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May 27: All at sea
 

The day had finally arrived when I would finally get out on the deep blue sea off Brisbane. The skipper has decided the pelagic trip out of Mooloolaba would go ahead despite easterly winds and a 2m swell – good man! My body was against the whole idea – I get pretty seasick on pelagics when they are rough, and because of this, my diabetes control was going to be horribly problematic. I won’t bore you with the details – suffice to say my desire to year list overcame common sense (nothing new there).

I arrived at Louis Backstrom’s house 10 minutes late at 0450 and then we dashed over to Ged Tranter’s place, and piled into his car. As we disembarked at the marina in Mooloolaba, the excitement was palpable, with the easterly wind blowing in our hair. Greg Roberts took the roll call, and we climbed aboard. Greg has been a birding pioneer for much of his life, discovering a number of new populations of various species, putting the Sunshine Coast firmly on the birding map, and latterly organising a fine series of pelagic trips out of Mooloolaba. Organising pelagics is an enormous task, and I felt truly grateful to Greg as we left the marina and crossed the seaway amid rising seas. Once we got out into the ocean, the swell hit and I instantly knew this was going to be a rough one.

Still in Sunshine Coast waters, a cracking dark juvenile Brown Booby was one of the first birds to put in an appearance amidst a few Australasian Gannets. We steamed at fast pace toward the shelf, and the border of Brisbane waters (see this post for a discussion of all this). Just as we crossed the border, a Red-footed Booby showed distantly to the south, and a Providence Petrel was closer in – an absolutely brilliant start!

At 0939, we arrived near to the shelf, and the skipper cut the engine to idle so we could drift over the swell and put out some berley. An early appearance was made by a cracking Grey-faced Petrel, which did a single pass close to the boat and then disappeared. Another Providence Petrel was also around, but there wasn’t much happening so in the end Greg rightly decided to move on. A quick look at a fishing boat revealed an adult Brown Booby sitting preening on one of the outriggers, and it was a great relief to have this species out of the way for my Brisbane year list, after Steve Murray had found a couple in Moreton Bay last weekend and I was wondering how I was going to get that species back.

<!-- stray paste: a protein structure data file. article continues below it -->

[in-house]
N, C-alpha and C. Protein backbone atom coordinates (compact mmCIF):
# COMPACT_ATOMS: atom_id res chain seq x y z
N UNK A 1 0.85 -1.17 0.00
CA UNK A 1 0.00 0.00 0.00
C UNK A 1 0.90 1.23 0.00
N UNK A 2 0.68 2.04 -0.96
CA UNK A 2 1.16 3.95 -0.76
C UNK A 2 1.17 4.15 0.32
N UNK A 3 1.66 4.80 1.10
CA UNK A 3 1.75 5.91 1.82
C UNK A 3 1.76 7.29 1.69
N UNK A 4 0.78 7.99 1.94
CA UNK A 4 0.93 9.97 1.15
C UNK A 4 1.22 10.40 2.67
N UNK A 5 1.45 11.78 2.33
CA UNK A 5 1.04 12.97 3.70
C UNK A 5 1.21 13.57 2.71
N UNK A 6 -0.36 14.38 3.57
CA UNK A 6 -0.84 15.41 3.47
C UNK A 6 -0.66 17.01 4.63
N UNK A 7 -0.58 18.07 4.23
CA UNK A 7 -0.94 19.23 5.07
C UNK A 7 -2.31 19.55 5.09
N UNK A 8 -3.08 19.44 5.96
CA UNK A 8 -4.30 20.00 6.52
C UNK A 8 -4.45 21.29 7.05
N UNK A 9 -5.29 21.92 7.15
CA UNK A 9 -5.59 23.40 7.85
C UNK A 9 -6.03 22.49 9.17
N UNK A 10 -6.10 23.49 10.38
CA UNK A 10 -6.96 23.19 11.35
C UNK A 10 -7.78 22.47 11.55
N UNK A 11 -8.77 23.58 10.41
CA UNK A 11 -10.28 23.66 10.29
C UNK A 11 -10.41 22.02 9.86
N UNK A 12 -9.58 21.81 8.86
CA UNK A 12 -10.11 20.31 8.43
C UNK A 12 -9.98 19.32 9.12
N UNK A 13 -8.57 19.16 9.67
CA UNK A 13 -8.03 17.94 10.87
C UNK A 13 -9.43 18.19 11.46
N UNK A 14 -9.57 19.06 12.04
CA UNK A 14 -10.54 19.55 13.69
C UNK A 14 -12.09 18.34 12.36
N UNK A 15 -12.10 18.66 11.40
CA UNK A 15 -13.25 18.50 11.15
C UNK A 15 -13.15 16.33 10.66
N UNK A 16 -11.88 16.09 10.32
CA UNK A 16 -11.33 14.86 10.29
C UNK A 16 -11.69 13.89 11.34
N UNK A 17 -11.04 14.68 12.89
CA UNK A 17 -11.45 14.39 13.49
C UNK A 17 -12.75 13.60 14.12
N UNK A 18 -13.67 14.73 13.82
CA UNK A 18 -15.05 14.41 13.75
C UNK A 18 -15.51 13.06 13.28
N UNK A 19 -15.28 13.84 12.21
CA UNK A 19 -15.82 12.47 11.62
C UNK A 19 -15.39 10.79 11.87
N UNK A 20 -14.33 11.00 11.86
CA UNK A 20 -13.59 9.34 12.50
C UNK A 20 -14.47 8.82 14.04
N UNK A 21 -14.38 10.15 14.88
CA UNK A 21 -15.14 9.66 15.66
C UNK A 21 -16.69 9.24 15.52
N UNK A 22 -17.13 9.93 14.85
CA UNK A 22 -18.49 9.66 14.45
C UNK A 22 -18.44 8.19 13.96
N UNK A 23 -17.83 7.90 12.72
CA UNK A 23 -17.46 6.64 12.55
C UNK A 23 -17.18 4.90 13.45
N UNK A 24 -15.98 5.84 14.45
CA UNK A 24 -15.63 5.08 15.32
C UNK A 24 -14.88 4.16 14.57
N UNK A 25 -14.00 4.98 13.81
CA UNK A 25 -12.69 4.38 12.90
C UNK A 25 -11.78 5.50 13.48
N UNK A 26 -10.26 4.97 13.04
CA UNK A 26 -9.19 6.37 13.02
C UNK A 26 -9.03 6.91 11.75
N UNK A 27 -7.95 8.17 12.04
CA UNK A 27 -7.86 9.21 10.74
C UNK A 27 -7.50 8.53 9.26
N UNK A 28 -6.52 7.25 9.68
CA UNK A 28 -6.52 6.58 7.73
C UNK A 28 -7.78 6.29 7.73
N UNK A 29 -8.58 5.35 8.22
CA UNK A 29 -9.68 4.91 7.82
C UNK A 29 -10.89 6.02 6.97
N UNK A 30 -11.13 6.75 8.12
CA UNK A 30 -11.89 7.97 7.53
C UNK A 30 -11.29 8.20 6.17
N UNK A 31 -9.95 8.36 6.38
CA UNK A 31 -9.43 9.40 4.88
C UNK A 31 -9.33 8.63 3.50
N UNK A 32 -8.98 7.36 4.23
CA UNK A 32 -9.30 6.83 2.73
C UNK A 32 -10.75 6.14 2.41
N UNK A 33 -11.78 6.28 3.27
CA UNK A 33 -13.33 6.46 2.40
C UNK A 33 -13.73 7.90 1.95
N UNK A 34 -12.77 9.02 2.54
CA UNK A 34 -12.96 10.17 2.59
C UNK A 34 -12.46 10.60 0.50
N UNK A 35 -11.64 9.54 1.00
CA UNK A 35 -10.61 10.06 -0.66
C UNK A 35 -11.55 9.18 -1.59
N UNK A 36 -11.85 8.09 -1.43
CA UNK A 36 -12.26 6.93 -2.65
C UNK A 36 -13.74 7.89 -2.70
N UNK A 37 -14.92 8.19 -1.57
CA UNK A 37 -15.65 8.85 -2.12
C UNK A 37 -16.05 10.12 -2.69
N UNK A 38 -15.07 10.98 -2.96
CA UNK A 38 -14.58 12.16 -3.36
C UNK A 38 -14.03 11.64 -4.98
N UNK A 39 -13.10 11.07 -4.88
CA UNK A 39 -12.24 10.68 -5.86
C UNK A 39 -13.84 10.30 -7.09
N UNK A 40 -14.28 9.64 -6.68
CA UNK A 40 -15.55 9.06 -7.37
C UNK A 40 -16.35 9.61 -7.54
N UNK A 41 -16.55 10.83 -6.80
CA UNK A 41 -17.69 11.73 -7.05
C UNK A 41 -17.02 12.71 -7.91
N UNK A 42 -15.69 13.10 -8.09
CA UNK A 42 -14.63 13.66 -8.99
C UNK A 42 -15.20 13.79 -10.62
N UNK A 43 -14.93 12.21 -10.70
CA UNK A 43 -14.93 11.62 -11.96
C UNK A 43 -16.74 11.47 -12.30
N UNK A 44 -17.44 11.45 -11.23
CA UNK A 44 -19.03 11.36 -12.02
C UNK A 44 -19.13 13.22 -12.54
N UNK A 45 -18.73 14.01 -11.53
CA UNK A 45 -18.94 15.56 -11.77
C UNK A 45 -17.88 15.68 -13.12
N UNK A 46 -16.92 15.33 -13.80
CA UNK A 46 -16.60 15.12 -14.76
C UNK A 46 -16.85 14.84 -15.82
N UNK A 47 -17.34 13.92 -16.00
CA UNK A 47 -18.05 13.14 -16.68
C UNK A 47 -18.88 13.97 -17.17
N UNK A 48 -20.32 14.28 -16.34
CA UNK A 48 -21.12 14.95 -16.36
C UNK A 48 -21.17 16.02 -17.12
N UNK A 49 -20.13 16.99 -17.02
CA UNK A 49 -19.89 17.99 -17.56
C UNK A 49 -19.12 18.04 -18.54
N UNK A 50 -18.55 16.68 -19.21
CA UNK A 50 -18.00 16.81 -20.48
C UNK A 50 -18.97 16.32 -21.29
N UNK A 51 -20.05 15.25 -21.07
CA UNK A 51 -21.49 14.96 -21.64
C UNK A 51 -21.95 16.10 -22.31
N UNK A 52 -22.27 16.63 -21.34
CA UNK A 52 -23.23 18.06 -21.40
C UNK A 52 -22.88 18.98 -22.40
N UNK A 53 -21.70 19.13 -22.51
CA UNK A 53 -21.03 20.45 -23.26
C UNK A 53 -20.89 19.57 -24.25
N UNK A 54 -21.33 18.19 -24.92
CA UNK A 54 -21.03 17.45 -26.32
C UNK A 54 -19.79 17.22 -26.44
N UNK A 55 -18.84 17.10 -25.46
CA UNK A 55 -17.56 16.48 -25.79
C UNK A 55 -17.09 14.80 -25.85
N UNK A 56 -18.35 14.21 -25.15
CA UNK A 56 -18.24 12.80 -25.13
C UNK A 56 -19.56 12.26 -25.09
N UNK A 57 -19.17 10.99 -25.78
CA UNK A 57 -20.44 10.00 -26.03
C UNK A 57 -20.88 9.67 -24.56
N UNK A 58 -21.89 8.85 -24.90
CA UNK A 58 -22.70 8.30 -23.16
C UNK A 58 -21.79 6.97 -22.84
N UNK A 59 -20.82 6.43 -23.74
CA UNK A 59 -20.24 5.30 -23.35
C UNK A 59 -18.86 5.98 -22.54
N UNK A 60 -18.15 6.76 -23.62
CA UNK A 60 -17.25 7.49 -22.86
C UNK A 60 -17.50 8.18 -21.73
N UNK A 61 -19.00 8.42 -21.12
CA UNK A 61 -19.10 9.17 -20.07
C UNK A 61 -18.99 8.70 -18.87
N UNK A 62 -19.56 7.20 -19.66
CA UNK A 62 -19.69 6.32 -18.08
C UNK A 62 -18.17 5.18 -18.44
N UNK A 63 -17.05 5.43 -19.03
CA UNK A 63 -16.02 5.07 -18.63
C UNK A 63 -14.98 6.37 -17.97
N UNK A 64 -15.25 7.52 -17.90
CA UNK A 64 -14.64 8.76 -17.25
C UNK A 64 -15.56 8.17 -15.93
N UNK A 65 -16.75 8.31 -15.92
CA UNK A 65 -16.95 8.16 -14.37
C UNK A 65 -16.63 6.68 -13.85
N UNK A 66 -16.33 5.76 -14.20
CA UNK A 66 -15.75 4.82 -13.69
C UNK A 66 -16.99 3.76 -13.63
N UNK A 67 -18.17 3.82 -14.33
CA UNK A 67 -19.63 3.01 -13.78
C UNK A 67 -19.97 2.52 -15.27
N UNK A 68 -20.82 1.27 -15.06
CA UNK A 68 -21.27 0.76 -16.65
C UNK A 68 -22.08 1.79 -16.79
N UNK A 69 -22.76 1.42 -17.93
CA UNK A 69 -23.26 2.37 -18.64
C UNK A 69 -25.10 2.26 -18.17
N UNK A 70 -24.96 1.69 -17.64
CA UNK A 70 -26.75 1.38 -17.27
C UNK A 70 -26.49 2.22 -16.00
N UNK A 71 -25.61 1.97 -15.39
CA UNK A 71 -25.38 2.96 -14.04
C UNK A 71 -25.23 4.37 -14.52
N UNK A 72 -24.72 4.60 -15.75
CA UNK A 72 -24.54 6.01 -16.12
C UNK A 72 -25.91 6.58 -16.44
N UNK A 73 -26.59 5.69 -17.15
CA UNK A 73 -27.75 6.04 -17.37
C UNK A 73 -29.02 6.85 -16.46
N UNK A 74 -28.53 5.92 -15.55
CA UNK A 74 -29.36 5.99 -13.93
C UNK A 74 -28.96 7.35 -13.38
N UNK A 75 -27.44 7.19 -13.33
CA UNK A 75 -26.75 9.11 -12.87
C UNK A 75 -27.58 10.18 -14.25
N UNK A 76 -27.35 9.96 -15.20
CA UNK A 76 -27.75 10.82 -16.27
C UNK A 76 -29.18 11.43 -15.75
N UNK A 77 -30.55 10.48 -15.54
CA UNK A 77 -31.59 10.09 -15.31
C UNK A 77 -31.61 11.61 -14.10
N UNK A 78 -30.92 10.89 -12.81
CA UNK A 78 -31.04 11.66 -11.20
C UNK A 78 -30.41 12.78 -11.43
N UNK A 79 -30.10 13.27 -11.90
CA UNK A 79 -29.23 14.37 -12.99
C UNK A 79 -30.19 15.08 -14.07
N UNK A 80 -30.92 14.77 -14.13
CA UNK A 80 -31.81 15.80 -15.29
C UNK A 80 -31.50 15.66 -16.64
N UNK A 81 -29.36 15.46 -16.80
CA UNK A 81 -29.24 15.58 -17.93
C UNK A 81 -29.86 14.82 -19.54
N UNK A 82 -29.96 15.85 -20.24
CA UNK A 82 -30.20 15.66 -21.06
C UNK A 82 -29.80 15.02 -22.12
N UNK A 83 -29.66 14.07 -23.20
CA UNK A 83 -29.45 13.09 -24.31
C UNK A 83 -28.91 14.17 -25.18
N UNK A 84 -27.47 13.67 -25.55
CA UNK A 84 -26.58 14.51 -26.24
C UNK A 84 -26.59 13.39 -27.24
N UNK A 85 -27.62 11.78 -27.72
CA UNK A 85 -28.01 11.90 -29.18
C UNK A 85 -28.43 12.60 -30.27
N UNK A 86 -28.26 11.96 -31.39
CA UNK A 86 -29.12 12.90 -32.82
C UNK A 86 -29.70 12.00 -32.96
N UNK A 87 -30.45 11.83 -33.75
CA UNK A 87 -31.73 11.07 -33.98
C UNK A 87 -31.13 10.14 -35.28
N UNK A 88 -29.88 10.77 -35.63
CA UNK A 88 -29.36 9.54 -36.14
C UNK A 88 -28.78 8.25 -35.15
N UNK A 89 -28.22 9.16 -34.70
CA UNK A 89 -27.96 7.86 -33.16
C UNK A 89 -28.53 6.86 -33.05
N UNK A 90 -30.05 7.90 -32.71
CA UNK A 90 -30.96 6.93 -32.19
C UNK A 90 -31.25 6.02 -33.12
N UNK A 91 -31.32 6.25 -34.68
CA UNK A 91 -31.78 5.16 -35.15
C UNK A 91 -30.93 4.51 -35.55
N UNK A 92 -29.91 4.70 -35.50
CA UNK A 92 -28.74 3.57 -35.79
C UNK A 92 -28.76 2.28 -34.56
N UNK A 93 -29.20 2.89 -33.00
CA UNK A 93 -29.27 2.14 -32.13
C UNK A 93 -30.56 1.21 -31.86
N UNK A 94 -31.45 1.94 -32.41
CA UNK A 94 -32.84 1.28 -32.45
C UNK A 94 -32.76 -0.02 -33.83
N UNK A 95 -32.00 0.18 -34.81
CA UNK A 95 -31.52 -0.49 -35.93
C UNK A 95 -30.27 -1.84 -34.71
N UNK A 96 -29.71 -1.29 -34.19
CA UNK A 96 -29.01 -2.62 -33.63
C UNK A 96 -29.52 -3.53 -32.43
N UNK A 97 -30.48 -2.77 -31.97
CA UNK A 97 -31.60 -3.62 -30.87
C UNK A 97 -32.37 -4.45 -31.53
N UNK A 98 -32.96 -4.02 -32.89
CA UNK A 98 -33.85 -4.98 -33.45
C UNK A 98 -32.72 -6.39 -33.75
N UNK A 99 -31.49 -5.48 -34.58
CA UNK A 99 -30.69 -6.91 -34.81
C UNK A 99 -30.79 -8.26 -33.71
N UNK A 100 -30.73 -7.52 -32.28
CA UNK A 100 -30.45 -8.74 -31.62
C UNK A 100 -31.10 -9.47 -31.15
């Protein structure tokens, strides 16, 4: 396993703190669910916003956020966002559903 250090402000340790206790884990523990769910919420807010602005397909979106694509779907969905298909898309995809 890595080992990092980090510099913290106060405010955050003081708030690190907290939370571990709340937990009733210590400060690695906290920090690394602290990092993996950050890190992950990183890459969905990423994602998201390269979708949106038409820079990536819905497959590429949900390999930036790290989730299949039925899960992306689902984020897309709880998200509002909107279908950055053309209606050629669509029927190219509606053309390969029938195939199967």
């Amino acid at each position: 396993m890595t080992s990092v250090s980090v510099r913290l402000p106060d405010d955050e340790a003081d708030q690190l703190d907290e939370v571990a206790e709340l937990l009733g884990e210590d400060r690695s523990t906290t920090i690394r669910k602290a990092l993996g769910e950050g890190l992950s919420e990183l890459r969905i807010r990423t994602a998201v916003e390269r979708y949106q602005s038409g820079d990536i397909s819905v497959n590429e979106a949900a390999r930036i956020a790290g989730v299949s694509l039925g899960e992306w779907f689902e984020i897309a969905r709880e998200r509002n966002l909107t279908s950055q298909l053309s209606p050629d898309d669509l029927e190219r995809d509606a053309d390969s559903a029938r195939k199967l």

Arriving at the shelf, we commenced the main drift with the engine cut, and continuously delivered small amount of berley. After a while, several Providence Petrels showed up, and I enjoyed watching this beautiful Pterodroma. But the year-lister in me wanted more, despite now being somewhat seasick with the continual lurching of the boat. And more we got – eventually a single prion showed up, but it disappeared almost as quickly as it had arrived. Raja managed some shots and reckoned it was probably an Antarctic, but I didn’t get much on it. Not to worry – a while later three more prions showed up (perhaps including the first bird again) and did a series of very close passes behind the boat and in the slick – splendid Antarctic Prions! This lovely species is scarce this far north in Australian waters, and I was delighted to see it. Also new for the year list was a small number of Wilson’s Storm-petrels dancing along the slick. This was all great stuff, and perhaps not the mega trip I was hoping for, but a wonderful set of 5 year-tick seabirds and a really enjoyable session.

At 1322, we commenced the drive back to the marina, noting the adult Brown Booby again on the same fishing boat as seen previously, but nothing else of note on the way back. We arrived back at the marina at about 4pm, tired but happy. No mega species, and relatively small numbers of birds, but certainly not a bad trip. And what’s best is that there’s another trip next week!

With five year ticks today (Brown Booby, Red-footed Booby, Providence Petrel, Antarctic Prion, Wilson’s Storm-petrel), my year list surged to 276 species. I spent 7 hours 10 minutes birding, walked 0 km and drove or boated 277.1 km. My chronological year list is here.

The beautiful Antarctic Prion – you just can’t go past it!

The black in the tail doesn’t reach the sides, ruling out Fairy Prion, and extends onto T4, ruling out Slender-billed. The well-defined ‘M’ mark over the wings also rules out Slender-billed, as does the relatively thick bill. Also this photo shows that the pale bill sides contrast strongly with the dark ridge, ruling out Salvin’s.

This photo shows the strong half collar, ruling out Fairy, the restricted black nearer the centre of the tail tip, and unbarred undertail. Note how dark the bill side looks compared to the previous pic, even though this is the same individual.